Normalize mistake-making.

When penalties based on points and grades are eliminated, we can begin to normalize mistake-making. When students see they have made a mistake--even in zero-threat situations such as asking students to write down an answer to your question or answering an anonymous multiple-choice poll in class--they get immediate feedback that there is something to learn.  When we create situations in which mistakes are not only okay and frequent but a normal part of the learning process, we are encouraging risk-taking and creativity. This is why frequent testing and recalling might be better for learning than simply reading about a concept: when students receive feedback that their answer is wrong and are prompted to try again, they see that learning is happening. 

Use stories and metaphors.

Later in Rober’s Super Mario Effect TEDTalk, he demonstrates that there is nothing inherently interesting about pressing buttons on a gamepad, but it is the story that is connected to the buttons (run, jump, hit, duck, throw, etc.). Some educators have taken a message like this to promote gamification, but I would start with a broader approach of storytelling. This might be opening a lecture with a story related to the activity or concept. It could be using case studies to prompt students to apply course concepts to a problem. It could even be asking students to explain the course concept through a metaphor with the two-sentence fill-in-the-blank prompt: “[Course concept or process] is like [metaphor/illustration]. [Explanation of the connection],” or to consider how they would explain the concept to different audiences, such as a second-grade classroom or another layperson group related to your content.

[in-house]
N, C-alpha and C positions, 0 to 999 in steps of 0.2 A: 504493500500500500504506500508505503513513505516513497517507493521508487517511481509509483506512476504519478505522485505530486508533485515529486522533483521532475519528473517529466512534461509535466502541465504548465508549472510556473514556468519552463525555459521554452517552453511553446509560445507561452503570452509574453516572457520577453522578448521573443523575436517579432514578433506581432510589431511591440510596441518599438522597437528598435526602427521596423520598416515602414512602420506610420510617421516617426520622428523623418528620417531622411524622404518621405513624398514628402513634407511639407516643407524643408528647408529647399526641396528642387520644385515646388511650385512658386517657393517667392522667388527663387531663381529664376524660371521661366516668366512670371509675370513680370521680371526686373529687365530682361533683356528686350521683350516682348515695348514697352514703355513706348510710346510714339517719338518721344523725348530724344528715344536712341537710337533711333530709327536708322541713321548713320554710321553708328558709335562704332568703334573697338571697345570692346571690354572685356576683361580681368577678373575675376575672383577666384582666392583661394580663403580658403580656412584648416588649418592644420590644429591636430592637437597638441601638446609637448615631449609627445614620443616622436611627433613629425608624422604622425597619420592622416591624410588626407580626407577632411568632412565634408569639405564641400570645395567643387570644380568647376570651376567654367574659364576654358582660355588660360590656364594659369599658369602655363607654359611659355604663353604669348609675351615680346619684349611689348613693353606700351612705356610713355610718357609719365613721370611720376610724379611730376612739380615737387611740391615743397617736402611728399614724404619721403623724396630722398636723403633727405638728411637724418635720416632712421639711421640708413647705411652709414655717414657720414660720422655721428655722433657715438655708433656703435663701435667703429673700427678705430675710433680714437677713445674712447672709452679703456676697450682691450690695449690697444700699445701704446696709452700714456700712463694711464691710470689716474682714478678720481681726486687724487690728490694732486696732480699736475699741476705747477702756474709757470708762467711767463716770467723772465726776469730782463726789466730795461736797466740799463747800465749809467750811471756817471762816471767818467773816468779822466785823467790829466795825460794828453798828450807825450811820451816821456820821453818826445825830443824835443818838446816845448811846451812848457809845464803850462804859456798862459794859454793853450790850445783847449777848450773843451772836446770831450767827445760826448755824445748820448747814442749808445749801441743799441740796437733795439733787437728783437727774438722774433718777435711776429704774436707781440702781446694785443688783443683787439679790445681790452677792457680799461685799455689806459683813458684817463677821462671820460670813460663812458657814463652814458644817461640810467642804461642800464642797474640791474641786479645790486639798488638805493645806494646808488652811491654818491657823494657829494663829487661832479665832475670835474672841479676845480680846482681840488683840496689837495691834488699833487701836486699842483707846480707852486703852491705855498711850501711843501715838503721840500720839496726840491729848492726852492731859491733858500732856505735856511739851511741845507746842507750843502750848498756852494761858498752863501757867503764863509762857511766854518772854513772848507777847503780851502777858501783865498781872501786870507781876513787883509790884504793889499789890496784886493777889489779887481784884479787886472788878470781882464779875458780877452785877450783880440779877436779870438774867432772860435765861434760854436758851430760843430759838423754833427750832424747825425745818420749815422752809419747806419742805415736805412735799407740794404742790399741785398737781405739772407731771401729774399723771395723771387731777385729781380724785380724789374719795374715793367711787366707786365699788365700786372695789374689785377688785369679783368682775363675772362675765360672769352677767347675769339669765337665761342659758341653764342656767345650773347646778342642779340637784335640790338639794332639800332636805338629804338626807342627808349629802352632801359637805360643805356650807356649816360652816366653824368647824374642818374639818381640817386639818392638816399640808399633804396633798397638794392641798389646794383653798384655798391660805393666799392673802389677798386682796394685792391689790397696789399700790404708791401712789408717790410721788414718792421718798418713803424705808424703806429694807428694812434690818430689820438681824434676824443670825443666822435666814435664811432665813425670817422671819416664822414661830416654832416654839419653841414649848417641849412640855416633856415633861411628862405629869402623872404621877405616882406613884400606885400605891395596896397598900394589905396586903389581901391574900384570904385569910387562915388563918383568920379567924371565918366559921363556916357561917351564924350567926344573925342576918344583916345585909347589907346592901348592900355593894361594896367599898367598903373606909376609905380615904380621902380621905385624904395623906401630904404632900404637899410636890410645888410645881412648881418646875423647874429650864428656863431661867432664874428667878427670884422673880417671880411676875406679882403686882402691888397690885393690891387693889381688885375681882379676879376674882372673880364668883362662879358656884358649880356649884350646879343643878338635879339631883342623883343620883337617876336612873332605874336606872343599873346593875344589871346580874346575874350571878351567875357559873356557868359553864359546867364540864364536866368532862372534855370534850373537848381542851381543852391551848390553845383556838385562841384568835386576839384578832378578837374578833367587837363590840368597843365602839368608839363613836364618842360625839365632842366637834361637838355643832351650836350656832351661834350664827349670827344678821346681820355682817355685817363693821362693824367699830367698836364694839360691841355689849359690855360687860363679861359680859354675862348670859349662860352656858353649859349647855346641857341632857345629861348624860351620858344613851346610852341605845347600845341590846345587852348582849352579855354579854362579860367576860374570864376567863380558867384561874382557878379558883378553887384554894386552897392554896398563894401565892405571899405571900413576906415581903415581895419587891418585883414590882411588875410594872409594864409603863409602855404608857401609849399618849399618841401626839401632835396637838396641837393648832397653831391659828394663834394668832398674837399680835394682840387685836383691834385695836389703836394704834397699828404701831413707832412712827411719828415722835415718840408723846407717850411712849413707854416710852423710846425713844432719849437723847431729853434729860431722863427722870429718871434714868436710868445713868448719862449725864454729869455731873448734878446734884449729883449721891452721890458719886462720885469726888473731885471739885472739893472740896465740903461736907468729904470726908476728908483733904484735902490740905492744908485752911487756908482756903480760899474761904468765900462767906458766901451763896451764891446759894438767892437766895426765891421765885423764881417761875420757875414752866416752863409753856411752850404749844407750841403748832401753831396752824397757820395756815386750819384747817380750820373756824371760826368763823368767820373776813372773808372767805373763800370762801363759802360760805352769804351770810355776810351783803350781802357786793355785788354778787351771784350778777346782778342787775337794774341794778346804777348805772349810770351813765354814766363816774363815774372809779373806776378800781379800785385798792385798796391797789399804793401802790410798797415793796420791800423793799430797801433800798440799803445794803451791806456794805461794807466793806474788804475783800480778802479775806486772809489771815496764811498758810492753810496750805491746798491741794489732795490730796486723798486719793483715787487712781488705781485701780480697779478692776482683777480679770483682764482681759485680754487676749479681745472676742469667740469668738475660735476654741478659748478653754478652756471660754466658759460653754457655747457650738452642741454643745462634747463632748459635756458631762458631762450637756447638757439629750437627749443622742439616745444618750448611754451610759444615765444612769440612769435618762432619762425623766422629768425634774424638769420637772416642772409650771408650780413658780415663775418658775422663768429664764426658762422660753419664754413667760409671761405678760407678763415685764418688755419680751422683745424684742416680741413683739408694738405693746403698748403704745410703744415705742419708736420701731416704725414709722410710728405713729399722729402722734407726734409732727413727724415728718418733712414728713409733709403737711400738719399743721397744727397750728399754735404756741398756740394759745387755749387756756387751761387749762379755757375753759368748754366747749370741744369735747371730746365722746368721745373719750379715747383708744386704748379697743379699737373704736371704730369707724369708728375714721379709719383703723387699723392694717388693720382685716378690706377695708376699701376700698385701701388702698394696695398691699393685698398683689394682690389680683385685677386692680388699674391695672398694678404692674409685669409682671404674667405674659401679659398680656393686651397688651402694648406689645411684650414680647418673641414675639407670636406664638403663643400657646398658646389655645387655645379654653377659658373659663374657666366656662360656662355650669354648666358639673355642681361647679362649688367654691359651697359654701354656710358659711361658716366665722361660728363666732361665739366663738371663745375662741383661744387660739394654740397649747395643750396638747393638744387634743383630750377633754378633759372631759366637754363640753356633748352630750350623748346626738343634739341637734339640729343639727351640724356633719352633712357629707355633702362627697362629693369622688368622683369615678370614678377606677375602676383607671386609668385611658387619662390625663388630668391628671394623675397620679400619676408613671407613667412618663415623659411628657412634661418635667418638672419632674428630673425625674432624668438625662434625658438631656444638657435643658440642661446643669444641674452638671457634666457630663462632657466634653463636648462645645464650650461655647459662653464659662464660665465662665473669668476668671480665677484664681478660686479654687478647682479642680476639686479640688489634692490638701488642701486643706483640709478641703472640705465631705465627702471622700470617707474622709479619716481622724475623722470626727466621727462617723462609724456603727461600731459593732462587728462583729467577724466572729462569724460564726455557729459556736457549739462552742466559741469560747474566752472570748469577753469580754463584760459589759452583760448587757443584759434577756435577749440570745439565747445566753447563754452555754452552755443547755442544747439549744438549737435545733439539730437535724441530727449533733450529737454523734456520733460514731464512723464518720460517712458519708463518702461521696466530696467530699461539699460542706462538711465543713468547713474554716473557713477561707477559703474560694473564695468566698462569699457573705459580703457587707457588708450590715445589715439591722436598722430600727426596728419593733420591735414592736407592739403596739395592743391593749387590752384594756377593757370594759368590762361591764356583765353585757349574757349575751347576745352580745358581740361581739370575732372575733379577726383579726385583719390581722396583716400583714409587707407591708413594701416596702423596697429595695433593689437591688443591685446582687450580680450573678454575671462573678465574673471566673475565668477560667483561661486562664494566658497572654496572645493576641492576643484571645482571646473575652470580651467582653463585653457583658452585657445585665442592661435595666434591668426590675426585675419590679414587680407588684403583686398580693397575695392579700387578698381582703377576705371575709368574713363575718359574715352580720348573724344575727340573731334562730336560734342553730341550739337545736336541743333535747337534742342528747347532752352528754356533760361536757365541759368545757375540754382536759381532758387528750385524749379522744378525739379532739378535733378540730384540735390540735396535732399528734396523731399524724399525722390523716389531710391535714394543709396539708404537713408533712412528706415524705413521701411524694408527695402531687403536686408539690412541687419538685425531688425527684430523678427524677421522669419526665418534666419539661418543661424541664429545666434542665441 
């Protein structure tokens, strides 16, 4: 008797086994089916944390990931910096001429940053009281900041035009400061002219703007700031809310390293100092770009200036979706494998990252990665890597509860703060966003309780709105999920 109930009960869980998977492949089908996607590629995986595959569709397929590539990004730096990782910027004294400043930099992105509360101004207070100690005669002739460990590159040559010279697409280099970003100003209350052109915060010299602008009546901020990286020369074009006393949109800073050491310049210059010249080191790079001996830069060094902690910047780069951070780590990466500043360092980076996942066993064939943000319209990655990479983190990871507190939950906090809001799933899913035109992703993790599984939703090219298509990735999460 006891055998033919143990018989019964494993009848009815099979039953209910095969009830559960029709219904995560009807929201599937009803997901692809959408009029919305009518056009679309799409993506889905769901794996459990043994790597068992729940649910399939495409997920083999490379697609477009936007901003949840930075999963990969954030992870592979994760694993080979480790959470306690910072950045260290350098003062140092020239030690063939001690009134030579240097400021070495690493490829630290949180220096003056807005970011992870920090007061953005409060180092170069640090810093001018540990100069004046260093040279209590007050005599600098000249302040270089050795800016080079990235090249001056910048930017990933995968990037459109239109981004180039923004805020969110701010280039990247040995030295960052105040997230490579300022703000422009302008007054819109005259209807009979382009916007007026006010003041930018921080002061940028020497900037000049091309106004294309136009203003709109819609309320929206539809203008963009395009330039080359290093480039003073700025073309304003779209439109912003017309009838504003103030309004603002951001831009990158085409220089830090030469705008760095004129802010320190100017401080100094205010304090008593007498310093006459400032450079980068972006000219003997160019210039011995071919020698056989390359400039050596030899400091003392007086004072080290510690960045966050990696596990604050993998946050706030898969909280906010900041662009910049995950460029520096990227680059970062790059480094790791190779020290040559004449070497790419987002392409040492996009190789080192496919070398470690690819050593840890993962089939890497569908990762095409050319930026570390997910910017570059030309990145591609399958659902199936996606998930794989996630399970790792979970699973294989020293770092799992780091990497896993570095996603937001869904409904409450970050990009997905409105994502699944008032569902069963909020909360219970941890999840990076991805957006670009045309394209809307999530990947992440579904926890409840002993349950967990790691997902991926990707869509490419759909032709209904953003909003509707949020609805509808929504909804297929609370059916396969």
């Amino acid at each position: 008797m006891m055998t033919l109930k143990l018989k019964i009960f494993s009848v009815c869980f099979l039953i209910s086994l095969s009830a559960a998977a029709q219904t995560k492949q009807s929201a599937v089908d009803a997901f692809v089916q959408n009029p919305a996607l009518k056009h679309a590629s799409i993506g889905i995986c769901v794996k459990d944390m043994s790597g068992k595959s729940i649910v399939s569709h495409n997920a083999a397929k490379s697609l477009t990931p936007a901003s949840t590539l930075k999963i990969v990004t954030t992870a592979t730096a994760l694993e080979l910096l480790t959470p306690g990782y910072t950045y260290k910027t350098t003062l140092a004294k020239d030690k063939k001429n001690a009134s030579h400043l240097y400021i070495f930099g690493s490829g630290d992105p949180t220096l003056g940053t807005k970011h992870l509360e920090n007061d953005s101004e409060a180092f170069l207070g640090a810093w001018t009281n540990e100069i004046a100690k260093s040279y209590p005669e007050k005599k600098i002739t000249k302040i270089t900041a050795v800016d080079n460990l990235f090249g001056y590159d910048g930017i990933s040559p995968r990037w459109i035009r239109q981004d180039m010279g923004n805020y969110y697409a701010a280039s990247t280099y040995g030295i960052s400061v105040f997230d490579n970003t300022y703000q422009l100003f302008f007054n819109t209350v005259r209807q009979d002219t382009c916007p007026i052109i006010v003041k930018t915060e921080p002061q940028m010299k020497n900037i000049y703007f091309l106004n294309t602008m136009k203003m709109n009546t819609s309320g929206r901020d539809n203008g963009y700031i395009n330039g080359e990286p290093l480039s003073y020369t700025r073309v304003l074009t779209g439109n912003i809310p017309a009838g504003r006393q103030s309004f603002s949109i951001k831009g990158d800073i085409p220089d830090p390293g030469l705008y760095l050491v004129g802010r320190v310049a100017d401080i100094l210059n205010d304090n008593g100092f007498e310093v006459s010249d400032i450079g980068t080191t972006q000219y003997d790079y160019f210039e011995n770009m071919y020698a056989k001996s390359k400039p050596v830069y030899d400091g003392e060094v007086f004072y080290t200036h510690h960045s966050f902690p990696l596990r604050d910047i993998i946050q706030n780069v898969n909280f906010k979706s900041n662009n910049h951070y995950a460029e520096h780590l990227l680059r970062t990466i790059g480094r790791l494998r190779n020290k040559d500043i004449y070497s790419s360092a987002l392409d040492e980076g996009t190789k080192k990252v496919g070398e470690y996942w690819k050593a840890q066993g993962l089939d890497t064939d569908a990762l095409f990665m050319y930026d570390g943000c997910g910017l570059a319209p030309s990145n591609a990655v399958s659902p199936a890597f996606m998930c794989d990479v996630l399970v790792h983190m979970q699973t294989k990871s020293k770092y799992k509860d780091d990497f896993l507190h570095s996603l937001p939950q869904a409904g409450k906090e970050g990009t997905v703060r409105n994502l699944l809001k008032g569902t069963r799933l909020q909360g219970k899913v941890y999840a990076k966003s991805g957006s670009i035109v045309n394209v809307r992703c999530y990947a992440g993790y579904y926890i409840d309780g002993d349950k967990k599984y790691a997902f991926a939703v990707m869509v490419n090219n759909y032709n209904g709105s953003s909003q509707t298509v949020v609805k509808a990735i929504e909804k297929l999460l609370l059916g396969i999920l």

As students hustle to keep the requirements straight among four different syllabi and make sure they’re keeping up with work, family, degree requirements and bills, lets use our inherent imaginations and curiosities to keep all of us motivated and energized.

Save and adapt a Google Doc version of this teaching tip.


Blum, S. D. editor (2020). Ungrading: Why Rating Students Undermines Learning. West Virginia Press. One contributor, Jesse Stommel, speaks about ungrading on the Teaching in Higher Ed podcast.

Friedman, R. S., & Förster, J. (2005). Effects of Motivational Cues on Perceptual Asymmetry: Implications for Creativity and Analytical Problem Solving. Journal of Personality and Social Psychology, 88(2), 263–275.

Nagoski, E., & Nagoski, A. (2020). Burnout: The Secret to Unlocking the Stress Cycle. Ballatine Books.

Hanstedt, P. (2018). Creating Wicked Students: Designing Courses for a Complex World. Stylus. He also speaks wicked problems in the Teaching in Higher Ed podcast.

Rober, M. (2018). The Super Mario Effect: Tricking Your Brain into Learning More | TEDxPenn.

Written by Christina Moore, Center for Excellence in Teaching and Learning at Oakland University. Others may share and adapt under Creative Commons License CC BY-NC.